December 25, 1909


Author Affiliations

Professor of the Principles and Practice of Medicine, Medical Department of the University of Georgia; Visiting Physician to the Augusta City and Lamar Hospitals AUGUSTA, GA.

JAMA. 1909;LIII(26):2150-2153. doi:10.1001/jama.1909.92550260001001d

The pernicious types of malaria are of absorbing interest because of their diverse clinical features and their high mortality. Complex problems are attractive, and a high death-rate in any disease is apt to stimulate the energies even of the slothful.

Pernicious malaria presents such problems, and their solution deserves the study of our best clinicians, for much more work is required to be done in their fuller elucidation. The term "pernicious malaria," while conveying an impression more or less definite, to the rank and file of the profession, and, therefore, to that extent serving a useful purpose, has none the less impressed me as being indefinite.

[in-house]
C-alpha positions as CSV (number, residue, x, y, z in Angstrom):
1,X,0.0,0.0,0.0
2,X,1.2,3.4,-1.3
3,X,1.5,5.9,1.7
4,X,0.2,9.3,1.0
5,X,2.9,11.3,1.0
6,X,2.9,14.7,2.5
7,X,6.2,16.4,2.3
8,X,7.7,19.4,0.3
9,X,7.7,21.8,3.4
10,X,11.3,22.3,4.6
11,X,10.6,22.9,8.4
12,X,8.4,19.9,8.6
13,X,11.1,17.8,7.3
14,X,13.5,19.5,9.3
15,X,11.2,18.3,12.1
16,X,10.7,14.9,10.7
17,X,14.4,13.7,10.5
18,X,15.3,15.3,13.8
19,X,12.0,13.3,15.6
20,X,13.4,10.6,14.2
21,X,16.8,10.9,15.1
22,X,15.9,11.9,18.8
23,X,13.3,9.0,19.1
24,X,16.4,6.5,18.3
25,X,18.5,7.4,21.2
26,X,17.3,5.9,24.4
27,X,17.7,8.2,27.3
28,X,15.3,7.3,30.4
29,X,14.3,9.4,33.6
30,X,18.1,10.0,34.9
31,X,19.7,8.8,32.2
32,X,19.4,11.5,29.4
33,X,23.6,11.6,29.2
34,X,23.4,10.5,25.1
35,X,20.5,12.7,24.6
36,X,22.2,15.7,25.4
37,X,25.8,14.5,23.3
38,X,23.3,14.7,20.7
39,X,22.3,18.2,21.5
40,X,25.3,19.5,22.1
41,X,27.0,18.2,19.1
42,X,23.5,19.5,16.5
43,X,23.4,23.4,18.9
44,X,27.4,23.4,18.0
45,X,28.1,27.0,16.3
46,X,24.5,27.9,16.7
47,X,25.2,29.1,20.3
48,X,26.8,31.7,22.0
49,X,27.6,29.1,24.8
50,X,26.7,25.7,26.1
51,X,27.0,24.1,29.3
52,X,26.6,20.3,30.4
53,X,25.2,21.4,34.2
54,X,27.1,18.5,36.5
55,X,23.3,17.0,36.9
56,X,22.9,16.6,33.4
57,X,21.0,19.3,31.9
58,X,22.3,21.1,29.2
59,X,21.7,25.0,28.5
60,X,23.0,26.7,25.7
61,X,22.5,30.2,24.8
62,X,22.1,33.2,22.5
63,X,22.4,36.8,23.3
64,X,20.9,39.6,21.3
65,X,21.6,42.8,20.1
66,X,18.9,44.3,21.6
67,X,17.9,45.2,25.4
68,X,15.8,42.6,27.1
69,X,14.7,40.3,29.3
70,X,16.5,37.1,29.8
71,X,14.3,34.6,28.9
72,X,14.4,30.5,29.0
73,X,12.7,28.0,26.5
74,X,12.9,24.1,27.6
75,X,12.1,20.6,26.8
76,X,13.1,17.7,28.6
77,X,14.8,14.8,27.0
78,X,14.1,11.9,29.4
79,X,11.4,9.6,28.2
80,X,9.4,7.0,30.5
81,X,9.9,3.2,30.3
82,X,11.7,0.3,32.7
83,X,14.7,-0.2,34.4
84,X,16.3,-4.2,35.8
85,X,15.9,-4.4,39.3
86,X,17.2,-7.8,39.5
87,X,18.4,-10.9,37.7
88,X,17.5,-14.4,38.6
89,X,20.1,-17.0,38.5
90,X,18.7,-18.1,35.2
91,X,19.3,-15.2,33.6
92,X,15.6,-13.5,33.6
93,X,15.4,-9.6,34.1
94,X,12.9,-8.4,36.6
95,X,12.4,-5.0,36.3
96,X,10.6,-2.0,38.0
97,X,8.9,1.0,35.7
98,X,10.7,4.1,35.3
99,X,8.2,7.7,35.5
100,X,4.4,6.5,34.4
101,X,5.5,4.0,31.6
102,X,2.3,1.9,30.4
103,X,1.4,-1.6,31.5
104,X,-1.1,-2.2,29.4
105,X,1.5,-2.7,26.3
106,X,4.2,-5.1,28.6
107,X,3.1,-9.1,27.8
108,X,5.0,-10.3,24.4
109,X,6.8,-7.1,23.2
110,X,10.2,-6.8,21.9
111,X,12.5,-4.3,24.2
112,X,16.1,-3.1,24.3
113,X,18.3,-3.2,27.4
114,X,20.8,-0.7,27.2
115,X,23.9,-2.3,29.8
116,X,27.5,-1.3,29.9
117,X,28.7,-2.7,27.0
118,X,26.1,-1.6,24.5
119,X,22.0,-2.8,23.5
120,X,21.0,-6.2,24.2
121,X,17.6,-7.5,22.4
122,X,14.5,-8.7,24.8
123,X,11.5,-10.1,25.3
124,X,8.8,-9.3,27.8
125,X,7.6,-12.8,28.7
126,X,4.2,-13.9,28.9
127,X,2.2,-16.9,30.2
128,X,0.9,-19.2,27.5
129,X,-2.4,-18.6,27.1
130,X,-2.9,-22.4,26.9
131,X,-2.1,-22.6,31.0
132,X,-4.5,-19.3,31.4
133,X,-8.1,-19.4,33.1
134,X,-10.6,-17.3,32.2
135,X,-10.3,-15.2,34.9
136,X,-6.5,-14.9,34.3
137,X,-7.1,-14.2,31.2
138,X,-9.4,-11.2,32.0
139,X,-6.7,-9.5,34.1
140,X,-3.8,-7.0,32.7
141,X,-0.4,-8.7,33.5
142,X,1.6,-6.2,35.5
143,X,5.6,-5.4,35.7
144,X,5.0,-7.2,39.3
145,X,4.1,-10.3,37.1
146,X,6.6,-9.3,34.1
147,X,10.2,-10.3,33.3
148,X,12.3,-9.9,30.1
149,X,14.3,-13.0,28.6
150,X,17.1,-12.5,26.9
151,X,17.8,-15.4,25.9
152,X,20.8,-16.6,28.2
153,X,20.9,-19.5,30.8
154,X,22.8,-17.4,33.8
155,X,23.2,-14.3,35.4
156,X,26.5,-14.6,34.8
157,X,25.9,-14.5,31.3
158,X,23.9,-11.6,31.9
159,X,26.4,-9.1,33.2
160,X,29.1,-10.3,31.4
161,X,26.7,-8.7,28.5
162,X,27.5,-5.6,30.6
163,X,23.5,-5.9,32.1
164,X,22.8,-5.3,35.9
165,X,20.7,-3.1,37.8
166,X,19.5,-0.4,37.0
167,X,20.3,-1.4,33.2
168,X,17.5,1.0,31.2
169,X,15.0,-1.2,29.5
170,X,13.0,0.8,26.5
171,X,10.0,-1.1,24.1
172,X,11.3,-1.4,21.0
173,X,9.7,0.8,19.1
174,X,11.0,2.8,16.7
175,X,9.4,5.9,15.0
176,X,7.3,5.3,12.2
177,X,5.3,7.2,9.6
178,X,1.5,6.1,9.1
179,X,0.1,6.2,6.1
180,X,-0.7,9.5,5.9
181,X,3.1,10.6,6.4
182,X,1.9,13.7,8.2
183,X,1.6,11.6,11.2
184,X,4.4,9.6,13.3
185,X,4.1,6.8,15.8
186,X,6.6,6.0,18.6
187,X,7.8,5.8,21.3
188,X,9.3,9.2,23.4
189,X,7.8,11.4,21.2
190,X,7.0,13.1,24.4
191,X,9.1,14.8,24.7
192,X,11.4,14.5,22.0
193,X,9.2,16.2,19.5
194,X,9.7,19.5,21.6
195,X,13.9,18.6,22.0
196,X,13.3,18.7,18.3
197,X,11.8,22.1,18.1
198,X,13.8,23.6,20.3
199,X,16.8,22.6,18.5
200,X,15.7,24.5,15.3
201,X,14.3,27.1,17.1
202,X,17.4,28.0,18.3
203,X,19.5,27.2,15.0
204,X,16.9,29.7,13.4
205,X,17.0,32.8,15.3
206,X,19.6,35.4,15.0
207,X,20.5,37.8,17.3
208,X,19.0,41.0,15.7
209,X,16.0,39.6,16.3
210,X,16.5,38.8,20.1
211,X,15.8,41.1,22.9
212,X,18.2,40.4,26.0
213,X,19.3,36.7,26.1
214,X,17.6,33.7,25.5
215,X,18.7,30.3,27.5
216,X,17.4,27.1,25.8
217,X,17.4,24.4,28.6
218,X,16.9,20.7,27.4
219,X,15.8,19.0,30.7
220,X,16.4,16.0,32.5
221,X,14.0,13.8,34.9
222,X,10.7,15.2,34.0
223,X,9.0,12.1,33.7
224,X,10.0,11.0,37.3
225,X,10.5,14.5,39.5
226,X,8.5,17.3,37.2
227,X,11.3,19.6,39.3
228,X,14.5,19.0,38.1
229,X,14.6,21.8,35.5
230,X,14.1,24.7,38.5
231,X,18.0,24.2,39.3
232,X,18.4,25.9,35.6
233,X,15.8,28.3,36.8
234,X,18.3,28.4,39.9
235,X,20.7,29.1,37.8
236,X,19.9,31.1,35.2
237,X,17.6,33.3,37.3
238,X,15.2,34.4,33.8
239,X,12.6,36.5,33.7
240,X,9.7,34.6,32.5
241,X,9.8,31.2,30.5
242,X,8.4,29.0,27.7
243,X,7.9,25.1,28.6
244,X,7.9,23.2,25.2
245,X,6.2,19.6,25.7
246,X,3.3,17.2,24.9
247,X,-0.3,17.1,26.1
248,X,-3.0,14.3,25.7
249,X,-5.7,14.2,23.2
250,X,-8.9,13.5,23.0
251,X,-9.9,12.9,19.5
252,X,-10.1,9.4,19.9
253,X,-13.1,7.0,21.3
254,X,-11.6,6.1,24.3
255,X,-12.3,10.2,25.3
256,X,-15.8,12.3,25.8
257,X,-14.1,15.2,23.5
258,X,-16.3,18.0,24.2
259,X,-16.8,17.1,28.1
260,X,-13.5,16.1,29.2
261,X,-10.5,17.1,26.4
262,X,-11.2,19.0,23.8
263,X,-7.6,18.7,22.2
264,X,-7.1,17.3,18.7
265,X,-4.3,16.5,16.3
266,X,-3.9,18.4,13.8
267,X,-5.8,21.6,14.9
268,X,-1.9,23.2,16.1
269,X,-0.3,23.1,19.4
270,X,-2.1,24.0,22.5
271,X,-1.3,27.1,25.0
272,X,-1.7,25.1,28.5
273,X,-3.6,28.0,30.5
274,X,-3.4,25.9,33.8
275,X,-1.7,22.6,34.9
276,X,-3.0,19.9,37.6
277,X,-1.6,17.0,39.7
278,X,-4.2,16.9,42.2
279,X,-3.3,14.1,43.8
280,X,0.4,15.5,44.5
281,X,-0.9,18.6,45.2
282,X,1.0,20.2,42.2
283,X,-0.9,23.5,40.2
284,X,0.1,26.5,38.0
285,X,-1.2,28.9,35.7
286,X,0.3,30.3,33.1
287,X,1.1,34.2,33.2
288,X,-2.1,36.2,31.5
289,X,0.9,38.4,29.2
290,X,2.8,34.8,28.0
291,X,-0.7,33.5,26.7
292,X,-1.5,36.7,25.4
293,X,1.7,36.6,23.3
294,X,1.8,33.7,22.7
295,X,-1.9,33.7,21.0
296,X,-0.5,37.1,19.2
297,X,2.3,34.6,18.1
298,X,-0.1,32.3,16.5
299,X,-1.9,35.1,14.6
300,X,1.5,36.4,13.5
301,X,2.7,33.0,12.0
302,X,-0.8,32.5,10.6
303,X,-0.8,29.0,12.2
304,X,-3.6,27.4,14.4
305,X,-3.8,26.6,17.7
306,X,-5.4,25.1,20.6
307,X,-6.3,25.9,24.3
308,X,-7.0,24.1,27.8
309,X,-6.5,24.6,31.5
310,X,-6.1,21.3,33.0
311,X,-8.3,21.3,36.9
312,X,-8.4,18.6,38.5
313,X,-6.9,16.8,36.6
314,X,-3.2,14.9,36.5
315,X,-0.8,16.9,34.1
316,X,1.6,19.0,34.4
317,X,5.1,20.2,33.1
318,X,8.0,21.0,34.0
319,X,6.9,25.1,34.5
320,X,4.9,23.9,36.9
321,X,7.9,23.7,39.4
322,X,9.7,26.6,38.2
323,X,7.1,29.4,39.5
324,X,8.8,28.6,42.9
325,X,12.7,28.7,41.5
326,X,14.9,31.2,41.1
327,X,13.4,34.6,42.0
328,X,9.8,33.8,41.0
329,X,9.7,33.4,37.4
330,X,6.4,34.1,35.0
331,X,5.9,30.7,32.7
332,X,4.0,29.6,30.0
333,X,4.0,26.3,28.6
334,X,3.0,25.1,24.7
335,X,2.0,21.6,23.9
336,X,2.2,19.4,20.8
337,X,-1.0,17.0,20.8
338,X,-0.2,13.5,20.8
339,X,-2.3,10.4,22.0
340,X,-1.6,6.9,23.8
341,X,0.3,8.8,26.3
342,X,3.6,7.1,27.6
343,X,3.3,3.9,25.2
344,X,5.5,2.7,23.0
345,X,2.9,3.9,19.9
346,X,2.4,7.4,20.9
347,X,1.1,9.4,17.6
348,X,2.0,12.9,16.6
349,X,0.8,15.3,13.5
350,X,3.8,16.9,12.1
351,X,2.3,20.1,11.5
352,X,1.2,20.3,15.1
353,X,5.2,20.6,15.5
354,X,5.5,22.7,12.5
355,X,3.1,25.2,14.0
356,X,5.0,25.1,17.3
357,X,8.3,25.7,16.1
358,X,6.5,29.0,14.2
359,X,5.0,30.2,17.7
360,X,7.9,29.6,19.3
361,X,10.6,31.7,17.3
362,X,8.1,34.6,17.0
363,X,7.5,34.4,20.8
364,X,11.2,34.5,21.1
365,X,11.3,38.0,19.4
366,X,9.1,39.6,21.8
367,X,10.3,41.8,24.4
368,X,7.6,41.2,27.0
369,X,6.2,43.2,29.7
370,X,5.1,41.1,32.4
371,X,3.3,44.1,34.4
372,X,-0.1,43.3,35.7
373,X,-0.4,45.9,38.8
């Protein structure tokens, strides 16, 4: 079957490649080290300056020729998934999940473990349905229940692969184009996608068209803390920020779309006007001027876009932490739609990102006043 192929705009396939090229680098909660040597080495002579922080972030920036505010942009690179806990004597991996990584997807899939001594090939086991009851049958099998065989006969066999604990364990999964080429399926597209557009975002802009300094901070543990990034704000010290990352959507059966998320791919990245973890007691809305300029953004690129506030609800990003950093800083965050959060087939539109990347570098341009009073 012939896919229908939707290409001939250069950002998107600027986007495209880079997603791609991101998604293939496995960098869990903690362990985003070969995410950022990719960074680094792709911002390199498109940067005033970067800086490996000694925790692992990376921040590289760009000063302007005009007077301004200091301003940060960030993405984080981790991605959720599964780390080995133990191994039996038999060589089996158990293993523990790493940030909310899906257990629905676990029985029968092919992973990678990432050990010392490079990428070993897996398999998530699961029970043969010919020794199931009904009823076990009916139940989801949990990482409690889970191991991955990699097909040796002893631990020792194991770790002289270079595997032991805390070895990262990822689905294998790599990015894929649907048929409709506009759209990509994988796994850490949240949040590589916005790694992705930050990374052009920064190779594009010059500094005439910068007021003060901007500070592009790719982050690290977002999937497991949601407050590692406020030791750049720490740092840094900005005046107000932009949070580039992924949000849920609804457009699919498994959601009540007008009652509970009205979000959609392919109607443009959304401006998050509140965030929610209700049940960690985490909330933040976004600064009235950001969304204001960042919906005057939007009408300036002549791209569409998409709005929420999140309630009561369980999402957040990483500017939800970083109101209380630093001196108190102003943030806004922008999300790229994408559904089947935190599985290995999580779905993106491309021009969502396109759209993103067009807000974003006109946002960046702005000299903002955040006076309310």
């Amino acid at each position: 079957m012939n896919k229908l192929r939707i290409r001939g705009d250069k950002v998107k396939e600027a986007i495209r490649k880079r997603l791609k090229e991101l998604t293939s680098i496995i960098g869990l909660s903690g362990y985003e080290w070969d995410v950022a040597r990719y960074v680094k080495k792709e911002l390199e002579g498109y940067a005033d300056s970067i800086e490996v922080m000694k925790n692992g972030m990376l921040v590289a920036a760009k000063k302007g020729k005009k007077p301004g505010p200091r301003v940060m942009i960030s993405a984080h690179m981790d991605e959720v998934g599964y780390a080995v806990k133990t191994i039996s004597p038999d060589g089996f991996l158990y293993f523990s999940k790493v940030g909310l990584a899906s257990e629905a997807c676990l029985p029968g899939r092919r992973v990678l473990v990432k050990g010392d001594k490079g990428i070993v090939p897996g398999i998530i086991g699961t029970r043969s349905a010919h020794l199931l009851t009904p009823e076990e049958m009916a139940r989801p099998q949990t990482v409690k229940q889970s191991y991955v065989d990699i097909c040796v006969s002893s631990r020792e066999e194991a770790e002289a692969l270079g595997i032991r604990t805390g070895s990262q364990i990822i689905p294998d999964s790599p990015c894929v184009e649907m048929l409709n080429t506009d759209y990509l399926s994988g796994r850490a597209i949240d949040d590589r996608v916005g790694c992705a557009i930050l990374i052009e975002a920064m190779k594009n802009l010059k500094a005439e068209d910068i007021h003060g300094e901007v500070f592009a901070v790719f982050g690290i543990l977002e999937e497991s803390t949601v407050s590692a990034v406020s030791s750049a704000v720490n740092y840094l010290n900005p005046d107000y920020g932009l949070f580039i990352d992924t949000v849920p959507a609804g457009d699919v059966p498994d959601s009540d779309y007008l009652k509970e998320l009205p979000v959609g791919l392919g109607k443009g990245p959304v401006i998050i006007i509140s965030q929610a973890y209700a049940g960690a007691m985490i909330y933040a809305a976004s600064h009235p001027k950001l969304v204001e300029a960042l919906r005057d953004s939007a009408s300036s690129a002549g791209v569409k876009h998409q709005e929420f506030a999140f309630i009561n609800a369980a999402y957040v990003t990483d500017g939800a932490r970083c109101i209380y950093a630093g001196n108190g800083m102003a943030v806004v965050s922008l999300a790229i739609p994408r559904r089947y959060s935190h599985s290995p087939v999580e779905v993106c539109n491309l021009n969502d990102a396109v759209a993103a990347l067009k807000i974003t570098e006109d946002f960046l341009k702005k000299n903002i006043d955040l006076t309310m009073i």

Perniciousness is a quality that may characterize any disease, and is doubtless dependent on a number of conditions. One might just as well speak of pernicious scarlet fever, pernicious measles, pernicious smallpox. Instead, however, we speak of malignant scarlatina, black measles, hemorrhagic smallpox.

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